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Petr Kotik’s Master-Pieces (2014)
December 17, 2014 @ 7:30 pm - 9:00 pm
The SEM Ensemble presents the American Premiere of Petr Kotik's chamber opera Master-Pieces.
A meditation on the nature of art and the act of creation, Petr Kotik's chamber opera draws from two works by Gertrude SteinY—her 1936 lecture What Are Masterpieces and Why Are So Few of Them and excerpts from The Wars I Have Seen, her diary from the last three years of WWII, published in 1945.
When & where
Wednesday December 17, 2014 @ 7:30pm
Paula Cooper Gallery, 534 West 21st Street
Kamala Sankaram soprano
Marty Coyle tenor
Jeffrey Gavett baritone
Adrian Rosas bass
Pauline Kim Harris violin/viola
S.E.M. Ensemble, Petr Kotik conductor
Michael Rau stage direction
Commissioned by the National Moravian-Silesian Theatre in collaboration with New Opera Days Ostrava (NODO), Czech Republic, Master-Pieces received its world premiere at NODO last June 2014. The opera marks Kotik’s return to Stein’s rhythmic, poetic prose, after Many Many Women and There is Singularly Nothing, both composed in the 70’s.
“I wanted to go beyond the spectacle of a musical performance to investigate a meaningful subject matter within a theatrical form,” Kotik notes. “The theatrical energy comes from the very questions raised by Stein, as she continuously veers off her subject to contemplate and think about issues of creative process and the relationship between the self and the world.” The opera is a hybrid between theater and music; and the words—sometimes sung and sometimes spoken—strive to retain the poetry of Stein’s language while opening various layers of meanings.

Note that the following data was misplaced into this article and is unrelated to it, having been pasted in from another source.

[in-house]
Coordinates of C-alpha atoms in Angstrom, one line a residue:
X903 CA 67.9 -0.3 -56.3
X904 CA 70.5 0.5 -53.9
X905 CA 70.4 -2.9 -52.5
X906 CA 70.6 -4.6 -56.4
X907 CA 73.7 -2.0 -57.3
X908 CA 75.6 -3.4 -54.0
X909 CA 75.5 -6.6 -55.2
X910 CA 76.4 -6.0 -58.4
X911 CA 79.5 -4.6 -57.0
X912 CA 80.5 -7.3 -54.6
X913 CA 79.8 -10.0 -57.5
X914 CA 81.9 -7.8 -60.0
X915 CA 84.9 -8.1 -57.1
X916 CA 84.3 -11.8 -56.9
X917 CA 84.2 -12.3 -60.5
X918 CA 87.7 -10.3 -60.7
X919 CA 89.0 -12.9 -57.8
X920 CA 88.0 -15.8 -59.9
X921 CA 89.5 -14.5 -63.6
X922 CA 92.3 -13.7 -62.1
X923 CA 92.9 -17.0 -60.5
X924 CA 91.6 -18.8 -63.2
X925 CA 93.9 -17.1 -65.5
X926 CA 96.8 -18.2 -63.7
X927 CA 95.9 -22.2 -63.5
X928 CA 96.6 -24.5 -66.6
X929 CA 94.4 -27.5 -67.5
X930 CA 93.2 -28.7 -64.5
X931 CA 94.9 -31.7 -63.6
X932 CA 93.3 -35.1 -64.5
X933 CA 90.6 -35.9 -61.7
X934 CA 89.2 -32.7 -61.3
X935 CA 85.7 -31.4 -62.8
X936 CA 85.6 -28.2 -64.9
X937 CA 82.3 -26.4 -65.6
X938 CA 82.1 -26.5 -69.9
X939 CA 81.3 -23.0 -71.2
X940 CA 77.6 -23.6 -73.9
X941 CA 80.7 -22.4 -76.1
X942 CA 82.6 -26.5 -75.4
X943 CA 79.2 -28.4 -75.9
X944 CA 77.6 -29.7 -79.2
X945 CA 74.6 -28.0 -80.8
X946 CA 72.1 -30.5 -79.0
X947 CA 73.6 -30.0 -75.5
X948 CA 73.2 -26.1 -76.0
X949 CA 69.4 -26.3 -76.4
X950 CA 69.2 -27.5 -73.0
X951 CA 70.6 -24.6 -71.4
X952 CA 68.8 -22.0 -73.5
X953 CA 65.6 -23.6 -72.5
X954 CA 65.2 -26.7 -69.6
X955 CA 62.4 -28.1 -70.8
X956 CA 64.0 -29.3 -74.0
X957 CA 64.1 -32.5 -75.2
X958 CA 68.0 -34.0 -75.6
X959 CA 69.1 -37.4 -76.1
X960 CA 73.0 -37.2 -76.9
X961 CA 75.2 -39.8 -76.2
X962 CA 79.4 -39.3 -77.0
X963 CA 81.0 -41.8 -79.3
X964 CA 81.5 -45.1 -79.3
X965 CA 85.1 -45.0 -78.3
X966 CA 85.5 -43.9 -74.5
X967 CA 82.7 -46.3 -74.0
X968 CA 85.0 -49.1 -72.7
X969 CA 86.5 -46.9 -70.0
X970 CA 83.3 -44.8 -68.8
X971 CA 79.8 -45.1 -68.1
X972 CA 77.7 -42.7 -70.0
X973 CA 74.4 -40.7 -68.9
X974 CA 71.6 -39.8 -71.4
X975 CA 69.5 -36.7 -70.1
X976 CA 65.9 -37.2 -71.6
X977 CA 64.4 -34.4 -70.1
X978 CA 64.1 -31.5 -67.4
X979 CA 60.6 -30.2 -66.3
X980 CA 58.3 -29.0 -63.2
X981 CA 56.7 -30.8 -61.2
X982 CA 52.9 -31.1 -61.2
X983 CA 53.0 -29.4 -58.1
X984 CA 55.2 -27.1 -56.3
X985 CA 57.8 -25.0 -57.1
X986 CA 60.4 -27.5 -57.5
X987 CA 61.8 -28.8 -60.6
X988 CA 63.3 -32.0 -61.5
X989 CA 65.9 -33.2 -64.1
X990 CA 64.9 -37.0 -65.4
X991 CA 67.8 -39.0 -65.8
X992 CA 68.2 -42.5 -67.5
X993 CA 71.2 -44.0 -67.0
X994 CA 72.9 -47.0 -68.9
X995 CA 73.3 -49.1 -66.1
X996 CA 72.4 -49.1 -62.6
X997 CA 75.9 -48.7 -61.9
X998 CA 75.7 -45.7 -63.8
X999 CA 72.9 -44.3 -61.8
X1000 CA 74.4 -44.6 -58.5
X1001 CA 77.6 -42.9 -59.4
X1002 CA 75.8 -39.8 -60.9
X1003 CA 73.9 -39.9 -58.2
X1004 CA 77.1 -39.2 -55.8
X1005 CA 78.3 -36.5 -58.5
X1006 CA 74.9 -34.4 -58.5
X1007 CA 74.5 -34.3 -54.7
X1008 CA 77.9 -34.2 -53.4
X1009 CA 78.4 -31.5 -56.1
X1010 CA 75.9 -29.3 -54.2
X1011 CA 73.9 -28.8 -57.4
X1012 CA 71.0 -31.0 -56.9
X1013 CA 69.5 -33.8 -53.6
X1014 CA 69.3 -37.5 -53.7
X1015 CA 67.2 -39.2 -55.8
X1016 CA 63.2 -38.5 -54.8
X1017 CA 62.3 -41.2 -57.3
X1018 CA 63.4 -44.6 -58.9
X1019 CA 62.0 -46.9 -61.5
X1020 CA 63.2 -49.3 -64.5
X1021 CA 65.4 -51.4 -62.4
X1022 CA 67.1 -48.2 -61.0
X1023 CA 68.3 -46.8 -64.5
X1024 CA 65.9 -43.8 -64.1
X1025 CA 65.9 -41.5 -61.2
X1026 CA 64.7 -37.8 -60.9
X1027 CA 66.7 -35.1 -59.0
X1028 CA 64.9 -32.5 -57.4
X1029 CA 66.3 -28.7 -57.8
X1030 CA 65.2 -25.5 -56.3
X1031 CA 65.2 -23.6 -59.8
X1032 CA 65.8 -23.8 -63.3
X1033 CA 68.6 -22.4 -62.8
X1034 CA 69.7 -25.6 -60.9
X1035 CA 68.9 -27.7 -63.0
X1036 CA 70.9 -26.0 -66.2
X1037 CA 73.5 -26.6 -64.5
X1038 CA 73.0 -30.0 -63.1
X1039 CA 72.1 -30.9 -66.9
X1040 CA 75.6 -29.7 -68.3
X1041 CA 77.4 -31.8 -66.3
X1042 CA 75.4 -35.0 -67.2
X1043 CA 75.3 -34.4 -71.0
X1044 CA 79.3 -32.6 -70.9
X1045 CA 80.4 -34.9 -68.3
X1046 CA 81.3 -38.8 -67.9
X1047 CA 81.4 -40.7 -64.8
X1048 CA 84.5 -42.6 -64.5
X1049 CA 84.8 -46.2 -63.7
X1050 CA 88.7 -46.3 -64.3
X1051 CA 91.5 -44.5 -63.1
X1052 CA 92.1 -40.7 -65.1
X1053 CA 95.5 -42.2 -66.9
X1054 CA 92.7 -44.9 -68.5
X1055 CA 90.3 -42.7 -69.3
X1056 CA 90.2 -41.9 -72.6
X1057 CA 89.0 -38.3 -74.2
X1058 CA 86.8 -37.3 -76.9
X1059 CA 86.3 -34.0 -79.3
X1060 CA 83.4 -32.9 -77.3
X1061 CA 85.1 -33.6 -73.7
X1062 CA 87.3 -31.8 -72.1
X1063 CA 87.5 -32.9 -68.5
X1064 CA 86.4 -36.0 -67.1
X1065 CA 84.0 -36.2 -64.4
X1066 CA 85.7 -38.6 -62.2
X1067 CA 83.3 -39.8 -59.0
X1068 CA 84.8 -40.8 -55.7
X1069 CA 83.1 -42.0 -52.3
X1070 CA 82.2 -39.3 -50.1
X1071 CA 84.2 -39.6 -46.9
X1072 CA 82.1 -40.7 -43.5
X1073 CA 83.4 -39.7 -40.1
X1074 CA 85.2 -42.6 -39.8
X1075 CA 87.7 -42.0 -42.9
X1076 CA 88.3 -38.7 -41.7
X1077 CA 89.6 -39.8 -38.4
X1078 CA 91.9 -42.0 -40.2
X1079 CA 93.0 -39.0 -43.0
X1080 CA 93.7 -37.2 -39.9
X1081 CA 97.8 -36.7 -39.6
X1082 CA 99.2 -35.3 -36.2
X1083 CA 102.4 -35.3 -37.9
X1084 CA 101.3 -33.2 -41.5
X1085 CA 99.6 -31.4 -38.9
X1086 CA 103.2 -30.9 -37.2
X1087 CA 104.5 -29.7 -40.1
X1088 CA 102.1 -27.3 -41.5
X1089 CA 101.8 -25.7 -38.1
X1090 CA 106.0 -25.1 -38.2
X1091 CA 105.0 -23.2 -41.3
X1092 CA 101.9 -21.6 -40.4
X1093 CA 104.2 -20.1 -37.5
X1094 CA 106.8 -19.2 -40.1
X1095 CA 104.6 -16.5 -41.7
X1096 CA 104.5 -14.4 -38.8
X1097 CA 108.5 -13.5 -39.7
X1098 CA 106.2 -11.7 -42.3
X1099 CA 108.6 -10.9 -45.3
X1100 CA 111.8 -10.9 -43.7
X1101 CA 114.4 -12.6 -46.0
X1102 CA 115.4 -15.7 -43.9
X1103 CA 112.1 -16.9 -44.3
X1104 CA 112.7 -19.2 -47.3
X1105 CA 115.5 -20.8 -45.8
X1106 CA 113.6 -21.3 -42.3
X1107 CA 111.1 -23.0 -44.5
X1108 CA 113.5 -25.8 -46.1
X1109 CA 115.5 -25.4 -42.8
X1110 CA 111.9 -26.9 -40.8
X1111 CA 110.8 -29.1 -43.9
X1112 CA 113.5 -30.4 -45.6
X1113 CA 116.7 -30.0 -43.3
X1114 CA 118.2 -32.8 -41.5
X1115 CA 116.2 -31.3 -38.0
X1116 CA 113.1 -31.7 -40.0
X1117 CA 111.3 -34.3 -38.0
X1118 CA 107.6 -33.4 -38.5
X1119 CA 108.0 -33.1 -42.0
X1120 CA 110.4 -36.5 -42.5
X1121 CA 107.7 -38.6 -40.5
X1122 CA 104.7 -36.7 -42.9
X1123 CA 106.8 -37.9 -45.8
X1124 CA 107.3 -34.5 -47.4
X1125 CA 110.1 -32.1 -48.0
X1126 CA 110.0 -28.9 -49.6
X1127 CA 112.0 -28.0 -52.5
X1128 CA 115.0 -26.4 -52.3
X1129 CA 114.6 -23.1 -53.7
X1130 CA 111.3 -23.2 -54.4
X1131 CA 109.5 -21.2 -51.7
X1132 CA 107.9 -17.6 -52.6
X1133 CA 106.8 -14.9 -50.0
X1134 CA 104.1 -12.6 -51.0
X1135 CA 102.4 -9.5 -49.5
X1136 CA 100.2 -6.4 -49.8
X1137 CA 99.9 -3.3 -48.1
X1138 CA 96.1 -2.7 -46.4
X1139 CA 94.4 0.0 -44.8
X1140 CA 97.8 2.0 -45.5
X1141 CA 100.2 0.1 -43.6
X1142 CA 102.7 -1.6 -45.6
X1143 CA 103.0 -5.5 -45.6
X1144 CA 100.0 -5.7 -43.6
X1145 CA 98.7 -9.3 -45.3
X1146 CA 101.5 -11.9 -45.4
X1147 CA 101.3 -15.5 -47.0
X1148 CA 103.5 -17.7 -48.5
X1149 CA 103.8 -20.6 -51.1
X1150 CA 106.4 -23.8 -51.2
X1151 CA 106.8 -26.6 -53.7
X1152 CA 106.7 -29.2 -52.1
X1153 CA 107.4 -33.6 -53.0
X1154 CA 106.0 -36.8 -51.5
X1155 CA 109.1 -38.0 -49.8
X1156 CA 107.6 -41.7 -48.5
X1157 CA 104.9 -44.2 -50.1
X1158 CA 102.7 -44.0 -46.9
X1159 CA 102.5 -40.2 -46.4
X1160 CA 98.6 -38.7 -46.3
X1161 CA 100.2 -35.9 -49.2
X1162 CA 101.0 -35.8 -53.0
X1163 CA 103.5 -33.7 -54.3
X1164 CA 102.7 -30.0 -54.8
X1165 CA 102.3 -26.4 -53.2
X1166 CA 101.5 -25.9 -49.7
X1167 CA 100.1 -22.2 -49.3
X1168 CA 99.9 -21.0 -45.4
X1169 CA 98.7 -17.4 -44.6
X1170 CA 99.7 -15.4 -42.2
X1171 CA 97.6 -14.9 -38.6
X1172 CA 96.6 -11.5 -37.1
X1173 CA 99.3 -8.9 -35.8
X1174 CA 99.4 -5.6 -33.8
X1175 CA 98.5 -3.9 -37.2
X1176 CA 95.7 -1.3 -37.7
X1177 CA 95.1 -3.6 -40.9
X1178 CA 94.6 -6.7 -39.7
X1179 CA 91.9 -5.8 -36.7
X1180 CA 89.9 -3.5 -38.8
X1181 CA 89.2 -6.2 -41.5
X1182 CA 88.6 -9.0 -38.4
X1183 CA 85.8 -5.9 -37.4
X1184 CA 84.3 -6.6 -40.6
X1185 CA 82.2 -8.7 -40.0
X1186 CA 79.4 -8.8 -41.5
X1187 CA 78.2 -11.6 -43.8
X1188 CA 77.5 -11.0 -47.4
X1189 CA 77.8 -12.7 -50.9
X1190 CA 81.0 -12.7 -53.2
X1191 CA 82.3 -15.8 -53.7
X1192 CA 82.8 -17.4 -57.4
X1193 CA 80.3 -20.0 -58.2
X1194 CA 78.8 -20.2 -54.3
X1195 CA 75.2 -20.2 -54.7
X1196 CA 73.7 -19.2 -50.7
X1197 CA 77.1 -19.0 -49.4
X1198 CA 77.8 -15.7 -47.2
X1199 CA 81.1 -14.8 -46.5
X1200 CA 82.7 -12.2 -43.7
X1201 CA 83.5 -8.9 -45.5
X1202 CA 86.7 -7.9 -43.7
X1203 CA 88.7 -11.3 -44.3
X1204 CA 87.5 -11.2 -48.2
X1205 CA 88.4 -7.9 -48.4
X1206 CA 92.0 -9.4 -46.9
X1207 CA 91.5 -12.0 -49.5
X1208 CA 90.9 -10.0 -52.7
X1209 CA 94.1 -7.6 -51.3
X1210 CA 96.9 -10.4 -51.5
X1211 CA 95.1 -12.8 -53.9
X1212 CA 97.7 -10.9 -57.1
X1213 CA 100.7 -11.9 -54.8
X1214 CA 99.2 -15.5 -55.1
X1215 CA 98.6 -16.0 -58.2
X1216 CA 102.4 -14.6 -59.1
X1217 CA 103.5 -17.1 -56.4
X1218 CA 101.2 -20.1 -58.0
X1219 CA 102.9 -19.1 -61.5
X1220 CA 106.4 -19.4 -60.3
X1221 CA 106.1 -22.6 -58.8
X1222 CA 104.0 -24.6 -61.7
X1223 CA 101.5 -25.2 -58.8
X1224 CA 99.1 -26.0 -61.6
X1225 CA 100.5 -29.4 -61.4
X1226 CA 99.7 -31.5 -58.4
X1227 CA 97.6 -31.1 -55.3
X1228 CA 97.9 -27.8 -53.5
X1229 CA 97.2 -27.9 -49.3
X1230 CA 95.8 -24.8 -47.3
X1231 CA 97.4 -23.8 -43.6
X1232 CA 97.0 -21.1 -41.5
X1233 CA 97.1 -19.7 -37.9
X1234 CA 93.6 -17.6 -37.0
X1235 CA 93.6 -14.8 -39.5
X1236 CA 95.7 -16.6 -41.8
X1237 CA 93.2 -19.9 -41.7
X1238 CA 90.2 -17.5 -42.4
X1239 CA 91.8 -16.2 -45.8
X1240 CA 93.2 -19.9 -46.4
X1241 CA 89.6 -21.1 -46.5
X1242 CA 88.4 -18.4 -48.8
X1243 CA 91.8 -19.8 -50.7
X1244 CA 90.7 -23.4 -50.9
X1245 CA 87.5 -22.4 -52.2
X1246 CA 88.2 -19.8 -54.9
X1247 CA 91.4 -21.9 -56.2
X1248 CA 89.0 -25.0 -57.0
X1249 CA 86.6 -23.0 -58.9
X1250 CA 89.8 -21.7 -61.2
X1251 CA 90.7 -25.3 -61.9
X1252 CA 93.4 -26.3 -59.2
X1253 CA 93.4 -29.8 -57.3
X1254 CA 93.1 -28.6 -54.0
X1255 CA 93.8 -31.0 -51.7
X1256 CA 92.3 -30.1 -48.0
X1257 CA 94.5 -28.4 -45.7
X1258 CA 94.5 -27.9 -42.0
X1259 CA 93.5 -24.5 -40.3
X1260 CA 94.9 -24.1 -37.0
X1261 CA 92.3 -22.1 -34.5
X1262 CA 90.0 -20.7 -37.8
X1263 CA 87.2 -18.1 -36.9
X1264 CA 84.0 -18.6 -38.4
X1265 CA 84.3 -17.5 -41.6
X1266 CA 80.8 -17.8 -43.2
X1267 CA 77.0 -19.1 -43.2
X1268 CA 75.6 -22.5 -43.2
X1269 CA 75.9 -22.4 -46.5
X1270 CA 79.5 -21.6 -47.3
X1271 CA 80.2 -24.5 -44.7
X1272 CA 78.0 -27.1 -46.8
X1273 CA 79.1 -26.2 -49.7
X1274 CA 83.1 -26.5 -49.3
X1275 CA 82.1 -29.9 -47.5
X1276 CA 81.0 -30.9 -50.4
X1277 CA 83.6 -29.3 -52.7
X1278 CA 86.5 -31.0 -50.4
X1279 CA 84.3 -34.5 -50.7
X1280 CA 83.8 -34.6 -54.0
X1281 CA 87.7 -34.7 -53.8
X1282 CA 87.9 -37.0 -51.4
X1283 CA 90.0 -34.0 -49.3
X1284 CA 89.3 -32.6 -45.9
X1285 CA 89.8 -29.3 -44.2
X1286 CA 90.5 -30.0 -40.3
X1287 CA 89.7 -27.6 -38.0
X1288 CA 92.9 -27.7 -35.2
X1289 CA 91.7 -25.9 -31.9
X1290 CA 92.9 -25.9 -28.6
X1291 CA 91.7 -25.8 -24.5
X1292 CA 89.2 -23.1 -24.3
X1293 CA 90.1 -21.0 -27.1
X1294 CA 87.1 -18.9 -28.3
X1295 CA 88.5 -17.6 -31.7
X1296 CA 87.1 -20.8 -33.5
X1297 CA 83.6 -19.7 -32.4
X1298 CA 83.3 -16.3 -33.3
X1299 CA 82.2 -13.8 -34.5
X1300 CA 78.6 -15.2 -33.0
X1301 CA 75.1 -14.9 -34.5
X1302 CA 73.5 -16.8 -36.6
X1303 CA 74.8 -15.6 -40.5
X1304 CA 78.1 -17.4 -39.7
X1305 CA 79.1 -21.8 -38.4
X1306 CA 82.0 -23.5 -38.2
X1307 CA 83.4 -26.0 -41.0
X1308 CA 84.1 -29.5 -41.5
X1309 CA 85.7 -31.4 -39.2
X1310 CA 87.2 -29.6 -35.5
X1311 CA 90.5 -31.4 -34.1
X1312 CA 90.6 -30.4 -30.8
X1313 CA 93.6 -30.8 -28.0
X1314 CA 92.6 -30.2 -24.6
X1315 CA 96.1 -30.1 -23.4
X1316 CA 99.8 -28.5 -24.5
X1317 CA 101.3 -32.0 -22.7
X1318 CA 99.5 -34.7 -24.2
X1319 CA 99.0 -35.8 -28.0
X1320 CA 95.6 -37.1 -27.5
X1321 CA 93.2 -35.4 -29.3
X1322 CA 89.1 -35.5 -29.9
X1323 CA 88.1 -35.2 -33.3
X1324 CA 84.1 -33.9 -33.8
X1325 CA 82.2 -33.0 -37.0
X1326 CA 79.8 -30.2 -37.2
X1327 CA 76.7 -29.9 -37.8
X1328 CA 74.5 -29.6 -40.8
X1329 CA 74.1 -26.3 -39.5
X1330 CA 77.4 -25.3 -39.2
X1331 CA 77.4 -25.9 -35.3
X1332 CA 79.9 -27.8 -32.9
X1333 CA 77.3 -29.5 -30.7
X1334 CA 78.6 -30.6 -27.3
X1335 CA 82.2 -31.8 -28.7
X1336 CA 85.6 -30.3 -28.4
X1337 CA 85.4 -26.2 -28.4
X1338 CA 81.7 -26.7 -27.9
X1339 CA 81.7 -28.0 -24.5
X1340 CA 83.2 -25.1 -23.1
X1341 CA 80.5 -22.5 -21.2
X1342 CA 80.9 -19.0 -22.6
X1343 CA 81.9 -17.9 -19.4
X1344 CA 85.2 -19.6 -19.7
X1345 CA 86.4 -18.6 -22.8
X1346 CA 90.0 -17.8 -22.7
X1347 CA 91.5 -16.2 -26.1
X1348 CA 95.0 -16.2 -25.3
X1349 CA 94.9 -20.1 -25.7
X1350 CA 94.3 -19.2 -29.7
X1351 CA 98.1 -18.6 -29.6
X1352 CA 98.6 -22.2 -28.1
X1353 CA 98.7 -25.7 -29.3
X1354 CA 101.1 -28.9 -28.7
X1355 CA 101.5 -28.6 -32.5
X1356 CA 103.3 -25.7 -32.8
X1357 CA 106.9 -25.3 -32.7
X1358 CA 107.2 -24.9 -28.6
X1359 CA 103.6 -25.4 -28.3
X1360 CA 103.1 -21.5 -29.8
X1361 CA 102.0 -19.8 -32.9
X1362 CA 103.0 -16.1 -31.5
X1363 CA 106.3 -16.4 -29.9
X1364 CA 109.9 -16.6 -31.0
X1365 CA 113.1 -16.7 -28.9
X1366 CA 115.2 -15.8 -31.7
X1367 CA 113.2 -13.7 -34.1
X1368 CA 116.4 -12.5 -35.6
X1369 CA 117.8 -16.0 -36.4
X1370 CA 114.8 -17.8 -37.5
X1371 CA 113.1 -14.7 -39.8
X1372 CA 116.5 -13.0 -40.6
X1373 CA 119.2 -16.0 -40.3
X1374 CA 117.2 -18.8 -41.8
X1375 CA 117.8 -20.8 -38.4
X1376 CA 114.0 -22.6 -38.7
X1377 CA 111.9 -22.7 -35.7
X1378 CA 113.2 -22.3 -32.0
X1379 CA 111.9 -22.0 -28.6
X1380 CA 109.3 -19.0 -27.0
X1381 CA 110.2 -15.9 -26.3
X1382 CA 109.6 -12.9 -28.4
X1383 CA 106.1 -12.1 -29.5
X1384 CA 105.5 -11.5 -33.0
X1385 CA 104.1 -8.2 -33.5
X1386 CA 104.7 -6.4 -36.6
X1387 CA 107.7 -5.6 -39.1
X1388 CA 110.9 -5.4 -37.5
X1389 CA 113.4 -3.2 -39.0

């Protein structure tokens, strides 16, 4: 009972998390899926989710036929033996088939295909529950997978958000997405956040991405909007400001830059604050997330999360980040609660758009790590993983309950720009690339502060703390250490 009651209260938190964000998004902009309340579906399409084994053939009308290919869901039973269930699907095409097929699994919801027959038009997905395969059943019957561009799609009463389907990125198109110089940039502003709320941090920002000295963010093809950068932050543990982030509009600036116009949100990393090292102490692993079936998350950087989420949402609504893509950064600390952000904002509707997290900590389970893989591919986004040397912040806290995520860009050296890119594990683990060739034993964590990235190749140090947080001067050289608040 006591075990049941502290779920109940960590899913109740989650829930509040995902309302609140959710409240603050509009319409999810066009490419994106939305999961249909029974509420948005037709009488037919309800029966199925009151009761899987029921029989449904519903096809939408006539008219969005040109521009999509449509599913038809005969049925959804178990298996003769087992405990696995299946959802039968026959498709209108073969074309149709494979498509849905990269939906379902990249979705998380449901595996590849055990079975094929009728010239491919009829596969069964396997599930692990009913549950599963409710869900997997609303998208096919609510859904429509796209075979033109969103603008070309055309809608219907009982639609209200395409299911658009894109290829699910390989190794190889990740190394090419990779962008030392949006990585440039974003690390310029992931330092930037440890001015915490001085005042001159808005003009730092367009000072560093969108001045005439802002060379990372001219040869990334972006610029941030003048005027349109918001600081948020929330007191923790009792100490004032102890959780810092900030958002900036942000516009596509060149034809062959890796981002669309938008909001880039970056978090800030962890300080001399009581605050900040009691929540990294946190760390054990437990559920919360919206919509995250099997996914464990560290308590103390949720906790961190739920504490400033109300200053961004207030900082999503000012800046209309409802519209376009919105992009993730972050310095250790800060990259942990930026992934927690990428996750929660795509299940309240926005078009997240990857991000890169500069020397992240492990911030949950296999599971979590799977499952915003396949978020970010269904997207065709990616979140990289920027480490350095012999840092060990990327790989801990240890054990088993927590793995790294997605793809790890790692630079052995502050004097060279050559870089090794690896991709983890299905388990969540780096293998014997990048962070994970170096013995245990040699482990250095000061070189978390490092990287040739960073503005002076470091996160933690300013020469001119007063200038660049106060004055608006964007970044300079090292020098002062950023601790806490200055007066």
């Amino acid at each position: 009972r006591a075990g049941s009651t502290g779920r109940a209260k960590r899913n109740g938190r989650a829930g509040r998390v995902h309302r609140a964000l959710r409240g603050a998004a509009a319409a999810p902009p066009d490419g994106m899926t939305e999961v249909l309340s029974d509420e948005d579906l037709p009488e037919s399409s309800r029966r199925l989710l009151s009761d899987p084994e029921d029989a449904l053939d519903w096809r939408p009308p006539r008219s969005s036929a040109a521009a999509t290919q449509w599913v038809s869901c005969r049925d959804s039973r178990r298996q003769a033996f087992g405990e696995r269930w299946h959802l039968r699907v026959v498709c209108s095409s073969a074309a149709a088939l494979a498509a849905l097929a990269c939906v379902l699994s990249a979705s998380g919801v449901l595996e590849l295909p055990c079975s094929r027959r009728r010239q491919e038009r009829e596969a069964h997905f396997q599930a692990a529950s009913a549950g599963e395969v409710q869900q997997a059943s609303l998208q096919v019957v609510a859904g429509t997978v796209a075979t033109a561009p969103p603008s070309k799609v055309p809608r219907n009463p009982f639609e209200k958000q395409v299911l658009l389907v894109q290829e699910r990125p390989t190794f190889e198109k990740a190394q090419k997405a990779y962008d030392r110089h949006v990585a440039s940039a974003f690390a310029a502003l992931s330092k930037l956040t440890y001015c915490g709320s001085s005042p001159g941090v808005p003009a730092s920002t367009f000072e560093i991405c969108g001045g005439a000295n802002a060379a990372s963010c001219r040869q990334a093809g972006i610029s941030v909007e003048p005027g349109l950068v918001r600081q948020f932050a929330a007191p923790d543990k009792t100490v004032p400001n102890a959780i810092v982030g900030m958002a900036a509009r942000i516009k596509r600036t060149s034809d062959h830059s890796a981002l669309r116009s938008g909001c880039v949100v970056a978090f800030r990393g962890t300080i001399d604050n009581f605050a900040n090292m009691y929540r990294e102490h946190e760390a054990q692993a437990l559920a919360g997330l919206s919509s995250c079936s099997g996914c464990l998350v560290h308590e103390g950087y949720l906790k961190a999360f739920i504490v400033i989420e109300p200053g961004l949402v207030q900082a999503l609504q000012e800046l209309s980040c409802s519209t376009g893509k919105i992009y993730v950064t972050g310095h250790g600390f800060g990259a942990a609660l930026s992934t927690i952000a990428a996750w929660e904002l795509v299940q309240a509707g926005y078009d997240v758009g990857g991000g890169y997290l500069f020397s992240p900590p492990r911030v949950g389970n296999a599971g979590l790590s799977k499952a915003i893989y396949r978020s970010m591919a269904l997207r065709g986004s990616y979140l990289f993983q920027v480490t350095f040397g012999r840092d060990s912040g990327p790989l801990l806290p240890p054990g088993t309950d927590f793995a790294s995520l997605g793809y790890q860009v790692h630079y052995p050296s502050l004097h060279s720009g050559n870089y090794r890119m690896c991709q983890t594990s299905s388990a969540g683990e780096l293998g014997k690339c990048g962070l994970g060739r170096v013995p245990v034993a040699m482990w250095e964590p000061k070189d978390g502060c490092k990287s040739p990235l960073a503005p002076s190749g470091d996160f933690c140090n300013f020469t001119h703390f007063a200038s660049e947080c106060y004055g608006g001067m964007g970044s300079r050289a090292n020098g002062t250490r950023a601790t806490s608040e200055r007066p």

Composer and conductor Petr Kotik studied flute at the Conservatory and Music Academy in Prague, Czech Republic, and composition at the Music Academy in Vienna, Austria. In 1969, he relocated to the United States, first to Buffalo, New York, then in 1983 to New York City. In 1970, he founded the S.E.M. Ensemble, which expanded into The Orchestra of the S.E.M. Ensemble in 1992 with a debut concert at Carnegie Hall that premiered the complete Atlas Eclipticalis by John Cage.
In 1999, Kotik founded the Ostrava Center for New Music, which, in 2001, began producing the biennial Ostrava Days Institute and Festival. In 2005, he founded the international chamber orchestra Ostravská banda. Among Kotik’s best known compositions are a six-hour setting of Gertrude Stein’s text Many Many Women, Explorations in the Geometry of Thinking, based on texts by R. Buckminster Fuller, and Letters to Olga based on text by Vaclav Havel.